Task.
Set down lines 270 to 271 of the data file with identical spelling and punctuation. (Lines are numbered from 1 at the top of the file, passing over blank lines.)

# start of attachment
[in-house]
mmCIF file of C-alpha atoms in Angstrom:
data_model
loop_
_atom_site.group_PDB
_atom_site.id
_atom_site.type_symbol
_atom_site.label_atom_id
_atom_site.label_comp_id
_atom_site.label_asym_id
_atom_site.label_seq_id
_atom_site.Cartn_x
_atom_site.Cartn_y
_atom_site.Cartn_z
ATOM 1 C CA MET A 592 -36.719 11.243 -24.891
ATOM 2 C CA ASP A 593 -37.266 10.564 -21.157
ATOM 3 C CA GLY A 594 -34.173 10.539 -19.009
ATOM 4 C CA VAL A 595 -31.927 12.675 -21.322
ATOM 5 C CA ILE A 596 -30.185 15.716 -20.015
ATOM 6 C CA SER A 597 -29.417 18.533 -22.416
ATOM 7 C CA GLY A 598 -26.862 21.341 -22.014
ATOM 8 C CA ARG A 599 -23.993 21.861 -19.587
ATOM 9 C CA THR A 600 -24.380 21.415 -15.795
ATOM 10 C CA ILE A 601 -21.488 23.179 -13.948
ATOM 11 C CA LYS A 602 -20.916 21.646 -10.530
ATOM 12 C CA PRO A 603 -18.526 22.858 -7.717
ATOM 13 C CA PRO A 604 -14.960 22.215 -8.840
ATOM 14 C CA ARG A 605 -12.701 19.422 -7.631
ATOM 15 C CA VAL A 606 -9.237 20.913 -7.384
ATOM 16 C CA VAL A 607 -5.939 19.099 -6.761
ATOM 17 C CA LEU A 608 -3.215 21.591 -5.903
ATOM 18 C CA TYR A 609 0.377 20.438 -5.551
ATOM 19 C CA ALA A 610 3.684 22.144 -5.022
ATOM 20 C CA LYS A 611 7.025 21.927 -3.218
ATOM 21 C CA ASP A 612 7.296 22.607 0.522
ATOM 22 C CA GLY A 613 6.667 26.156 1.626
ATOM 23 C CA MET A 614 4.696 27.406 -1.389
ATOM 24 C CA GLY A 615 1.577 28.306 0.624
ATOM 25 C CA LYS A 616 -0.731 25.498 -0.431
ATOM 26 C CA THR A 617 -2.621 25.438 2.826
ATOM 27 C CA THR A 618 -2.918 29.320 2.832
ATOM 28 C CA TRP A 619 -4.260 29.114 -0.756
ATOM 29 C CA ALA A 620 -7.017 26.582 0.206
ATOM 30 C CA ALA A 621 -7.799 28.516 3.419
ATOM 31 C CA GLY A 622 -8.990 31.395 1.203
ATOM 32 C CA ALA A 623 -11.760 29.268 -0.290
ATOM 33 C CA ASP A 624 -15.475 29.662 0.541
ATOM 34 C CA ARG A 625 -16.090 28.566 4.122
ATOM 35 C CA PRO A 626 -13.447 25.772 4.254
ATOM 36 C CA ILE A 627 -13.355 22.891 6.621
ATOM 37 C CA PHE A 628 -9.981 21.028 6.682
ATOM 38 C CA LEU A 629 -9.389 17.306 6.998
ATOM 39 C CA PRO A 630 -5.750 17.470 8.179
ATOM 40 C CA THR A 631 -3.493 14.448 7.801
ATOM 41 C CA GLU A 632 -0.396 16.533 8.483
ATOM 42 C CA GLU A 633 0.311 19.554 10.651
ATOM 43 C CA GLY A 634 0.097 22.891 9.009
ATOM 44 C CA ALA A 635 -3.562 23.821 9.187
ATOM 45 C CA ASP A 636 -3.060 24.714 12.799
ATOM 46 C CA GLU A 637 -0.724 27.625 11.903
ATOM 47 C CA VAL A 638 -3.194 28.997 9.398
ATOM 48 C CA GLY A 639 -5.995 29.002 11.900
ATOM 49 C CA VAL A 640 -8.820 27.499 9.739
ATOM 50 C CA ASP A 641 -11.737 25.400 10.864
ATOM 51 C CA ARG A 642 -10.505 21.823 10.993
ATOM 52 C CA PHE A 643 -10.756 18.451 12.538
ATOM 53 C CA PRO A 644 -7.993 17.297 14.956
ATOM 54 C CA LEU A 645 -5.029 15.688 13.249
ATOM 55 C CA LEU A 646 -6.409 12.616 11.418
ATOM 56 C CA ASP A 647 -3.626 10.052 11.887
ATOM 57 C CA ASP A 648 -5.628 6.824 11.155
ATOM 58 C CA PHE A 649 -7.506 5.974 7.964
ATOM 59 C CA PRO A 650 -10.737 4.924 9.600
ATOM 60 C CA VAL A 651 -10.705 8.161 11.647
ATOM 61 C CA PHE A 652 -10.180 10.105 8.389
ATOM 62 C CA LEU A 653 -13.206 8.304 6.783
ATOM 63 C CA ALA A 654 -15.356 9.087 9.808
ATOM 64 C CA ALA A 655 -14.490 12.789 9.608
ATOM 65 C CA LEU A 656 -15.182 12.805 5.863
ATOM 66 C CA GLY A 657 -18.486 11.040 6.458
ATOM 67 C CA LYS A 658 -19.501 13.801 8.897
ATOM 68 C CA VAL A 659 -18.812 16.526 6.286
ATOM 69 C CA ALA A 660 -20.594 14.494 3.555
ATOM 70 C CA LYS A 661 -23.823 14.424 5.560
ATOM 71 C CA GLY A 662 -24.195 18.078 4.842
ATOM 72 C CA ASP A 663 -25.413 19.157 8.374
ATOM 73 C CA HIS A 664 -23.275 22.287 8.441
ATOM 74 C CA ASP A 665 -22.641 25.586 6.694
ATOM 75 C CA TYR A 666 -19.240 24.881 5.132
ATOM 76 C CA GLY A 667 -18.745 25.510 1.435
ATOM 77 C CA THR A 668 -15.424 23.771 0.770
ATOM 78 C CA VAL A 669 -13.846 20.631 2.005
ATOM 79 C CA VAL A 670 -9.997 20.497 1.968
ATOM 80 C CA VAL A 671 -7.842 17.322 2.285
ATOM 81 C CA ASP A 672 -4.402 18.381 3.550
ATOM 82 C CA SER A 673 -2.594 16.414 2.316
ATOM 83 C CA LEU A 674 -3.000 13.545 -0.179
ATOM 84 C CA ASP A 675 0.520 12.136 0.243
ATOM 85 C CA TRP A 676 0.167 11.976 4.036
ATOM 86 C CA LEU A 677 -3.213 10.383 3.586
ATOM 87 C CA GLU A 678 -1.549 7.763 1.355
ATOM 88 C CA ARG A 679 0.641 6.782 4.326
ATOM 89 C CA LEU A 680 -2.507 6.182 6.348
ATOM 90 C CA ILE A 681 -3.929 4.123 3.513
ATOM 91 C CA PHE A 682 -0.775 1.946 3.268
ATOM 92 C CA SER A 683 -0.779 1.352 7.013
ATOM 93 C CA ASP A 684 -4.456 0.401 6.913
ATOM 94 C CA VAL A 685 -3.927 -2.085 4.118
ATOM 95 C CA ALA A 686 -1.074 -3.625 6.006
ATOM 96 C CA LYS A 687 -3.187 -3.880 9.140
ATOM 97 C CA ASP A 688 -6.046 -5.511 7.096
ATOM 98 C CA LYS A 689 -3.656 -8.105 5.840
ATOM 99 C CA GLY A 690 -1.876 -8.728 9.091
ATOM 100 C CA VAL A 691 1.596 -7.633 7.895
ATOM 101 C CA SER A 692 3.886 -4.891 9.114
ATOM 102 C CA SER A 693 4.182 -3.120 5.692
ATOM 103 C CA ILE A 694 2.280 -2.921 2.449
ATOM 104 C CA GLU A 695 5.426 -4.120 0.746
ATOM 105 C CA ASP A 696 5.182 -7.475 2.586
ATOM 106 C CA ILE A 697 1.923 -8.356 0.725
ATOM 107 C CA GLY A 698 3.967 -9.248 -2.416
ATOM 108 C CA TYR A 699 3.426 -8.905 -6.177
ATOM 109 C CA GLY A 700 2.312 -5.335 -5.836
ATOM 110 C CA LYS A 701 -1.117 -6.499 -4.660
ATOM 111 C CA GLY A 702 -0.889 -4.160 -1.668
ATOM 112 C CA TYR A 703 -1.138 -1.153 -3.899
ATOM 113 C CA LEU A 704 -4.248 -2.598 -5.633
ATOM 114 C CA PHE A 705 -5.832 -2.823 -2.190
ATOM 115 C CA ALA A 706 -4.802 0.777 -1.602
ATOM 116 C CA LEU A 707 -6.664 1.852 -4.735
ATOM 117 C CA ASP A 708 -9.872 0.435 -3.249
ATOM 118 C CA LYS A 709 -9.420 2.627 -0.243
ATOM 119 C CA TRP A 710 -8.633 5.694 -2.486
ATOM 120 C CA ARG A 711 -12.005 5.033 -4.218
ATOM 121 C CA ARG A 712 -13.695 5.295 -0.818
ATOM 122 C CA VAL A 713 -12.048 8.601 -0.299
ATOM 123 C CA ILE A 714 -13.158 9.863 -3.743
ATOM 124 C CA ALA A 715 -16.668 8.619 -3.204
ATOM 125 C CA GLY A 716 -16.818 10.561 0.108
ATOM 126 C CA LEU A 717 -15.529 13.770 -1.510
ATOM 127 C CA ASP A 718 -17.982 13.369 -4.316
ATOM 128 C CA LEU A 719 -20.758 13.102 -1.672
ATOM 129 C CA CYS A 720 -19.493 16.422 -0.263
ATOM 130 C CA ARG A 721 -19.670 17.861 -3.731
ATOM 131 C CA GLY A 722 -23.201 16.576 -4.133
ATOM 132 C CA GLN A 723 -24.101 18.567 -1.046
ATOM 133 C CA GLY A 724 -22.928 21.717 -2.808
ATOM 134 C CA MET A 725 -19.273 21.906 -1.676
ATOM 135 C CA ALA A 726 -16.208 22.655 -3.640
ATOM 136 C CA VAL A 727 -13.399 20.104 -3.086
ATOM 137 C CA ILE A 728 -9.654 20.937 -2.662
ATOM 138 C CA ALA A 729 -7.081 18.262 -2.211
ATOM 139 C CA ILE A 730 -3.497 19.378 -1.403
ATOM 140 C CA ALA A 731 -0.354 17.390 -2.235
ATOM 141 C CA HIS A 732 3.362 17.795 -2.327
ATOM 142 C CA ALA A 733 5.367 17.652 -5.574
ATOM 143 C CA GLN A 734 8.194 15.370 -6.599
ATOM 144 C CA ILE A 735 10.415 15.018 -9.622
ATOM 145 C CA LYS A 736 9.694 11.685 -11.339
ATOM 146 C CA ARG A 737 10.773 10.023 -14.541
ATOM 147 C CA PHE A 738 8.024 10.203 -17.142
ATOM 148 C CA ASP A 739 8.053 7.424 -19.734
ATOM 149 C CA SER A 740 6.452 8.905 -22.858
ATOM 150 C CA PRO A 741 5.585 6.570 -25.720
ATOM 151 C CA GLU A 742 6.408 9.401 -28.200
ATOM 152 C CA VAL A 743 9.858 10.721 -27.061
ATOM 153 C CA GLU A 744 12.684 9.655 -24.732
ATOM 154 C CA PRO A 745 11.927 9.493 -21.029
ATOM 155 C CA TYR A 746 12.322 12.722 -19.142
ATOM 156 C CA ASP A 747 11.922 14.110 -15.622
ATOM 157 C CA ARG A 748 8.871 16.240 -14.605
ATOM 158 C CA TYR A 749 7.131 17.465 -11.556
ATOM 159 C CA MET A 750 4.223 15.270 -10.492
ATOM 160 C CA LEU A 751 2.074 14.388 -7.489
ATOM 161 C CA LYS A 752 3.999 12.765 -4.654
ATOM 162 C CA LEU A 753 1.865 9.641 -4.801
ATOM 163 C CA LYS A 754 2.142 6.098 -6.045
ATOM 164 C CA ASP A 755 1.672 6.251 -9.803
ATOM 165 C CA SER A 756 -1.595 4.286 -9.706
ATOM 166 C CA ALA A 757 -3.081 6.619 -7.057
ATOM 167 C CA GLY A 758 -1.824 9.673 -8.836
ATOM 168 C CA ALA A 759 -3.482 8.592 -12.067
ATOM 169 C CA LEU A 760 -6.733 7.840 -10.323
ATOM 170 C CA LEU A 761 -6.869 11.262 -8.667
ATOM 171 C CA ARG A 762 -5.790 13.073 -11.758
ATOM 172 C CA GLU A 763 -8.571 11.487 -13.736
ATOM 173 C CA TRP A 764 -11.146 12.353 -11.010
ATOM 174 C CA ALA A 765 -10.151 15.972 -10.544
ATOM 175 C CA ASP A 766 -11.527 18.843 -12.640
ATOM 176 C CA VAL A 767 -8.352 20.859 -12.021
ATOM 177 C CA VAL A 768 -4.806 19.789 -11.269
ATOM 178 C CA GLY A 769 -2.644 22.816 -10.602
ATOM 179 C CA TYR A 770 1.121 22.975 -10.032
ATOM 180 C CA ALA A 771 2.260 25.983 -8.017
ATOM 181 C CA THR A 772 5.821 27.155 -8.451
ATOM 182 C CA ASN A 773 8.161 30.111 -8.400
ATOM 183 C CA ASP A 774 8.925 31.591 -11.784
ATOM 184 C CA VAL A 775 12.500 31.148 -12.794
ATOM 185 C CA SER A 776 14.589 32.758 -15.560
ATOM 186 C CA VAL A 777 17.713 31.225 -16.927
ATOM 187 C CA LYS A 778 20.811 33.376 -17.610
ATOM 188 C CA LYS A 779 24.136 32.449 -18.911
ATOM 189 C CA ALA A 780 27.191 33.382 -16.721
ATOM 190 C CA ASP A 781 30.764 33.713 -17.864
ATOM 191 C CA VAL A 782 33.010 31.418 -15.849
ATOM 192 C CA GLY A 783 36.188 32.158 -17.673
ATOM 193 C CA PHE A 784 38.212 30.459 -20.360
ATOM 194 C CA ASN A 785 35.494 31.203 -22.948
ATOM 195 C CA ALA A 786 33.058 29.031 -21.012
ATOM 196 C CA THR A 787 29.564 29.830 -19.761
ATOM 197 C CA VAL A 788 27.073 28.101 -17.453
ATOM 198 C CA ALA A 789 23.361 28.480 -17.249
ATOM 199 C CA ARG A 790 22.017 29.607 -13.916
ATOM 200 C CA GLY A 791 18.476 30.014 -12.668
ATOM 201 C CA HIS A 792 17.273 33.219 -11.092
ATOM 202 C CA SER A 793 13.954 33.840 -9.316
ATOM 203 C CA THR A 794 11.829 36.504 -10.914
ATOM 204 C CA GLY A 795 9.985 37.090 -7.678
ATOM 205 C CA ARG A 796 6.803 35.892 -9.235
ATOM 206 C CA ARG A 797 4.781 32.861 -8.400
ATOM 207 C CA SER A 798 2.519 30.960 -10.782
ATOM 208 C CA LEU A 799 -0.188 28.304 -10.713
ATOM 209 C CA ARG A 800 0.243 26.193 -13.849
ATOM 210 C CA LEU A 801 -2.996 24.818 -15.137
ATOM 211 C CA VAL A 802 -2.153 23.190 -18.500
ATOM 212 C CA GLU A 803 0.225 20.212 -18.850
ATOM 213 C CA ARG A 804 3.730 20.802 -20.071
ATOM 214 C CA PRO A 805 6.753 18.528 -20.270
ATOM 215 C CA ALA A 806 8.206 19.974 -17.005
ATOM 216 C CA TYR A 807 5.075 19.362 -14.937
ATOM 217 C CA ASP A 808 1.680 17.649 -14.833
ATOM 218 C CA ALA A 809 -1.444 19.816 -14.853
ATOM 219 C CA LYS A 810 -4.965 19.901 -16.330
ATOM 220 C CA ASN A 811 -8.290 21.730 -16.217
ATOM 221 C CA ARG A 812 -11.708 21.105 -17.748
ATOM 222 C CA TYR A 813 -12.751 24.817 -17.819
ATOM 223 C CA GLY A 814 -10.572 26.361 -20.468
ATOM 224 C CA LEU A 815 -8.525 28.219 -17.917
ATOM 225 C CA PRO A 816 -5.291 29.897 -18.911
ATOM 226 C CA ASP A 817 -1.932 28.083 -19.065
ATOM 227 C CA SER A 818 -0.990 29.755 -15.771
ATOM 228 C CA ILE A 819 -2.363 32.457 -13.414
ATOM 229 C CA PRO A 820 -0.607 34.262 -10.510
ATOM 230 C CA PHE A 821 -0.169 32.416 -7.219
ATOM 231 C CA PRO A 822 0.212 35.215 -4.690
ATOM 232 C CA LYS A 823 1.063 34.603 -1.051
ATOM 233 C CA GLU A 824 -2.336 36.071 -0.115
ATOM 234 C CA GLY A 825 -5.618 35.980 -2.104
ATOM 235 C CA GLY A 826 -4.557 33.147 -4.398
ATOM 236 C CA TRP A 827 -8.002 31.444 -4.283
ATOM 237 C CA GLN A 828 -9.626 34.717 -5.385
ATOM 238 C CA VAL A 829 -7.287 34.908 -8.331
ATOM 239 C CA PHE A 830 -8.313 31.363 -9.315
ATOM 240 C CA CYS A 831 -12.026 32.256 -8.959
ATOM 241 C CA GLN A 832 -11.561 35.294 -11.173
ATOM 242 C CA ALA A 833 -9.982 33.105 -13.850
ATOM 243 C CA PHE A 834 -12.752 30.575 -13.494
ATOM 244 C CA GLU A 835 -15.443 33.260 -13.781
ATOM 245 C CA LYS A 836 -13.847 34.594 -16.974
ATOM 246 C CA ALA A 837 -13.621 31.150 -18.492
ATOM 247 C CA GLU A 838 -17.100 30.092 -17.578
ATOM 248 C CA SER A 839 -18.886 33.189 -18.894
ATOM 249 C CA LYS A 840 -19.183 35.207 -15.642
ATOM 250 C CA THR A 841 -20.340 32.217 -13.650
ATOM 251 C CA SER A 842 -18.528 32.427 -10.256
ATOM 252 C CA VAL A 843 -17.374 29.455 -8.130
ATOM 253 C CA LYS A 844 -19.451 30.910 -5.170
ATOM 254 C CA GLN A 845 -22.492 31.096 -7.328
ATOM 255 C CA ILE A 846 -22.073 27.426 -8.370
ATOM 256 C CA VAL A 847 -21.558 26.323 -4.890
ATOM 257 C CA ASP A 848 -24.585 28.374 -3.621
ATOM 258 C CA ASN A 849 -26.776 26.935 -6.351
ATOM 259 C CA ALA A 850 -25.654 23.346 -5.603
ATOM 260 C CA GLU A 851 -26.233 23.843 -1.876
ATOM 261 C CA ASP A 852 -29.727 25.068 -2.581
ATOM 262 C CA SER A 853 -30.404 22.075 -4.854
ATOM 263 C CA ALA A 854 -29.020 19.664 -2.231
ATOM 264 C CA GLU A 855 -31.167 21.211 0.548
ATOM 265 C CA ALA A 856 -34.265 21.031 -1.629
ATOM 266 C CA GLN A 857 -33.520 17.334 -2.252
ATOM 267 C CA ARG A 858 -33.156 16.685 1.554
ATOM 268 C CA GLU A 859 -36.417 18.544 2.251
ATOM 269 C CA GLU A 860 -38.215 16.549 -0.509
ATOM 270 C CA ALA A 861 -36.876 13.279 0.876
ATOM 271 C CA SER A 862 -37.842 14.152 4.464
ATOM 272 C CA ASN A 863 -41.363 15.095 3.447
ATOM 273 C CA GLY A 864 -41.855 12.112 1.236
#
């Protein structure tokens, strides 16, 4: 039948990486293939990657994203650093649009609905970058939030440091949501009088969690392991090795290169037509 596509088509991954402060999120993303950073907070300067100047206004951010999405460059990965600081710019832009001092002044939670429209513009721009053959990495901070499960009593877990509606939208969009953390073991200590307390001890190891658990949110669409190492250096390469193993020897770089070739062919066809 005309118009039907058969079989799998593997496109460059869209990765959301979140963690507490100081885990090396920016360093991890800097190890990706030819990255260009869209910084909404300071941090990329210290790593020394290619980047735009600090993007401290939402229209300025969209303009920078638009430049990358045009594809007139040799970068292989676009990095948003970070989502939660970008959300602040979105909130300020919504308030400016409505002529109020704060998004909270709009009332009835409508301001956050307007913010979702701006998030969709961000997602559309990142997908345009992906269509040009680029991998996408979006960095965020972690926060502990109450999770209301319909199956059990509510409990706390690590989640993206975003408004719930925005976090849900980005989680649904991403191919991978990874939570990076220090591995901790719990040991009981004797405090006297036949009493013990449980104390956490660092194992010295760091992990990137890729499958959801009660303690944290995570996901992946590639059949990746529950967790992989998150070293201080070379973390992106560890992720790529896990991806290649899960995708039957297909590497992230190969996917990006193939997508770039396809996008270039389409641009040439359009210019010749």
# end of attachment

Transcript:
ATOM 256 C CA VAL A 847 -21.558 26.323 -4.890
ATOM 257 C CA ASP A 848 -24.585 28.374 -3.621